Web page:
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Re: Help requested on accessibility of SVG

From: Chris Lilley <chris@w3.org>
Date: Mon, 28 Jul 2003 22:18:43 +0200
Message-ID: <9-2144643609.20030728221843@w3.org>
To: "Jim Ley" <jim@jibbering.com>
CC: www-svg@w3.org

On Monday, July 28, 2003, 8:09:55 AM, Jim wrote:


JL> Hi,

JL> I'm trying to make SVG versions of the existing GIF "valid FOO" badges, but
JL> I'm having a very hard time making them usefully accessible.

JL> http://jibbering.com/2003/7/valid4.01.opt.svg

JL> is my current best effort,

It seems reasonable. My first test was to select HTML and then
continue to select 4.01 which is logically the same text flow, and it
worked, so you win in my estimation.

JL> (although putting the W3C and the HTML 4.01 in
JL> the same text element could be done easily

It could, but does it make sense? Is it one continuous text, or two
isolated pieces?

JL> ) my aims are this:

JL> The text in the document says "Valid W3C HTML 4.01" and it can be
JL> selected and copied as a complete phrase, and it looks pretty much
JL> like the existing badges.

Except better; nice drop shadow.

JL> I didn't think this should be too hard,
JL> however I can't find a way to do it.

JL> The problem is that because the tick denoting validity has to come
JL> above the text, it has to go and the end of document (standard
JL> z-index problem) I can fool simple accessibility agents by using
JL> the USE method in the above document, however these simple AT's
JL> are pretty useless (if an author uses USE or TREF or similar to
JL> repeat content the AT which doesn't understand will get things
JL> wrong)

I think the root of your problem is conflating the alternative text
(Valid W3C HTML 4.01) the displayed text (W3C  HTML 4.01) - this is
easier to see if you consider the long description, for example (this
icon denotes that the HTML content that links to this icon is valid to
the SGML DTD defined in the W3C HTML 4.01 specification).

So, the tick is not, really, semantically equivalent to the word
'valid'.

It could also be argued that making text display as a symbol (or as
nothing, which is also possible) is in itself inaccessible.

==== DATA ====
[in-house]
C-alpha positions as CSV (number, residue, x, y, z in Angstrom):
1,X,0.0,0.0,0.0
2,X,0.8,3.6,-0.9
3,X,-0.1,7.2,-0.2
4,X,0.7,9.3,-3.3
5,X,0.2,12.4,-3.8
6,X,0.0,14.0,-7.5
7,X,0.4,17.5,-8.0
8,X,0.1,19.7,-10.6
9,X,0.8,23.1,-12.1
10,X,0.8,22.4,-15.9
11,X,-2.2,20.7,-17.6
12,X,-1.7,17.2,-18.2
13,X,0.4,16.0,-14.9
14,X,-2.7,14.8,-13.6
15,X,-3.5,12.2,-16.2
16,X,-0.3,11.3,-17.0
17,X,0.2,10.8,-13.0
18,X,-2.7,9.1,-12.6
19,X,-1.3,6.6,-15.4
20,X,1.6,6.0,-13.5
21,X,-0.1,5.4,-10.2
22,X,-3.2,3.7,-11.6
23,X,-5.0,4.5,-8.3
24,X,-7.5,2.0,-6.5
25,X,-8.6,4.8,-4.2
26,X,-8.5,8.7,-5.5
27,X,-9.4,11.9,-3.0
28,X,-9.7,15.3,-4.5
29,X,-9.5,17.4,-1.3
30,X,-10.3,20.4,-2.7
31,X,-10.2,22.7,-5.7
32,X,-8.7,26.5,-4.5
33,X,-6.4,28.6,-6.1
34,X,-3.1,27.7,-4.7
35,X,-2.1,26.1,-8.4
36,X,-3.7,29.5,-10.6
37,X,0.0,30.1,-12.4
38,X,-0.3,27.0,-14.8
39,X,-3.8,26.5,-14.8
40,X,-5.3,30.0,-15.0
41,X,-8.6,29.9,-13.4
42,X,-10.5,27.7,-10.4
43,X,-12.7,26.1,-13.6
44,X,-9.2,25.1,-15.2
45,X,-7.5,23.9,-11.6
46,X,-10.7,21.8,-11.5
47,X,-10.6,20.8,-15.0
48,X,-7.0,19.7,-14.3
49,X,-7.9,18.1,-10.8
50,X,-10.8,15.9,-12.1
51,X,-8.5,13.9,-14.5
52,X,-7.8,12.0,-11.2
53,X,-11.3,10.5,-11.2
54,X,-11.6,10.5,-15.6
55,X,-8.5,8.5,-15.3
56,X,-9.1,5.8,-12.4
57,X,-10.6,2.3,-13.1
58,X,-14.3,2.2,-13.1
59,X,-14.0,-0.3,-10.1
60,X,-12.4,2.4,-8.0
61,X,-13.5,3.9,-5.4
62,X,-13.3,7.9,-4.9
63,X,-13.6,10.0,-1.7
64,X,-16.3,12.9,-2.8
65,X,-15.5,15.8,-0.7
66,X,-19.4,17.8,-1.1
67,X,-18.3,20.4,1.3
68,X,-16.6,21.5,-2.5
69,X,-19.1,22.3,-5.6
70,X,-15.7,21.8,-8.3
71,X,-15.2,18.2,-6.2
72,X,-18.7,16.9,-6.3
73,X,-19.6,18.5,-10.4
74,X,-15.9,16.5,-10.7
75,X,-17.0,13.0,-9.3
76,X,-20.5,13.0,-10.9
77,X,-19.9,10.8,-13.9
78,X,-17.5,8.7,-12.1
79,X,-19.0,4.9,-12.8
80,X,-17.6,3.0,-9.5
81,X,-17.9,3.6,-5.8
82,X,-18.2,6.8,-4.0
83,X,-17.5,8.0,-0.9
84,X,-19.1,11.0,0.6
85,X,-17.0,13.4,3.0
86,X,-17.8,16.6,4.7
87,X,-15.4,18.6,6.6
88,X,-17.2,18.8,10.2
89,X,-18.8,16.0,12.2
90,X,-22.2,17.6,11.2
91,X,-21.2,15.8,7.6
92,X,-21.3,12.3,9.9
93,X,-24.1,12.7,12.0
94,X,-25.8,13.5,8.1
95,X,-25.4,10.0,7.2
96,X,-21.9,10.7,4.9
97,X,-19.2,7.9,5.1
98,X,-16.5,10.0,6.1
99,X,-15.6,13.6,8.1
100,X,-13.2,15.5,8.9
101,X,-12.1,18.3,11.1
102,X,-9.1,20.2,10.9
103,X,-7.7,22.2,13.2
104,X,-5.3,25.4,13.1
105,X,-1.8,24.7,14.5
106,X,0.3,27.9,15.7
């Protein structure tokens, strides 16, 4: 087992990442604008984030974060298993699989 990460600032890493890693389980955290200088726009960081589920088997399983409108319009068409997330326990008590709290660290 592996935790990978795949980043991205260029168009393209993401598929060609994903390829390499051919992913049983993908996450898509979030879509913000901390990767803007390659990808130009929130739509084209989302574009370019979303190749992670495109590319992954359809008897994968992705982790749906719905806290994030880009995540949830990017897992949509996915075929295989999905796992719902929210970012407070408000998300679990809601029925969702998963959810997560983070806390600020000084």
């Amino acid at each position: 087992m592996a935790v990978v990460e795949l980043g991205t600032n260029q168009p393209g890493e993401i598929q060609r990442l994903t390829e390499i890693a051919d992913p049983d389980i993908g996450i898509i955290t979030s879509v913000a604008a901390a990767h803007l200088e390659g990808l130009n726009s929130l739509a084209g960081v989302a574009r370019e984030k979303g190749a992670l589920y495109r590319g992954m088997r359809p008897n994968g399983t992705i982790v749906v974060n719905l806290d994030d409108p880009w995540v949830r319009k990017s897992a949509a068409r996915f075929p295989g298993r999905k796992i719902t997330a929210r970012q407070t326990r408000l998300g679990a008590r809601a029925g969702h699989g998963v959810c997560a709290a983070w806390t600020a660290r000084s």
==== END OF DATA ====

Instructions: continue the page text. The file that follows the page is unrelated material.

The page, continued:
JL>  So I'd really need a longer term solution - however even
JL> using USE, I can't achieve what I want since I can't have USE a
JL> child of TEXT to keep the text grouped in a single text so as to
JL> be selectable as a whole. (TREF is no good here, because that
JL> doesn't understand ALTGLYPH to take my tick replacement font for
JL> the text)

JL> Can someone please help me make this simple graphic accessible?

JL> (I could add some EARL RDF in a METADATA element, but I know of no
JL> way of saying "the document which is displaying this badge is
JL> valid HTML 4.01" - but I could say a specific url was, mind you
JL> the number of EARL consuming UA's is even fewer than the number of
JL> SVG AT's.)

I agree that would be valuable, but leave the question of an
indirectly specified referent to the RDF folks.

JL> Jim.

Other, non-accessibility comments:

Read the license for Bitstream Vera. You can use the glyphs, but you
can't call them Bitstream Vera anymore so please edit the font-family
attribute.

You do not need to use altglyph to get a W3 ligature.

If you put the path of the C on a path child of glyph (or indeed the
path of W3) instead of on the glyph element directly, you can give it
a color and create a multicolor logo without resorting to altglyph.
Its arguable whether this is better or worse in this case; I just
wanted to be sure that you (and others reading this) are aware that
ligatures, in general, do not need to be wrapped in explicit markup.


-- 
 Chris                            mailto:chris@w3.org
Received on Monday, 28 July 2003 16:18:54 GMT

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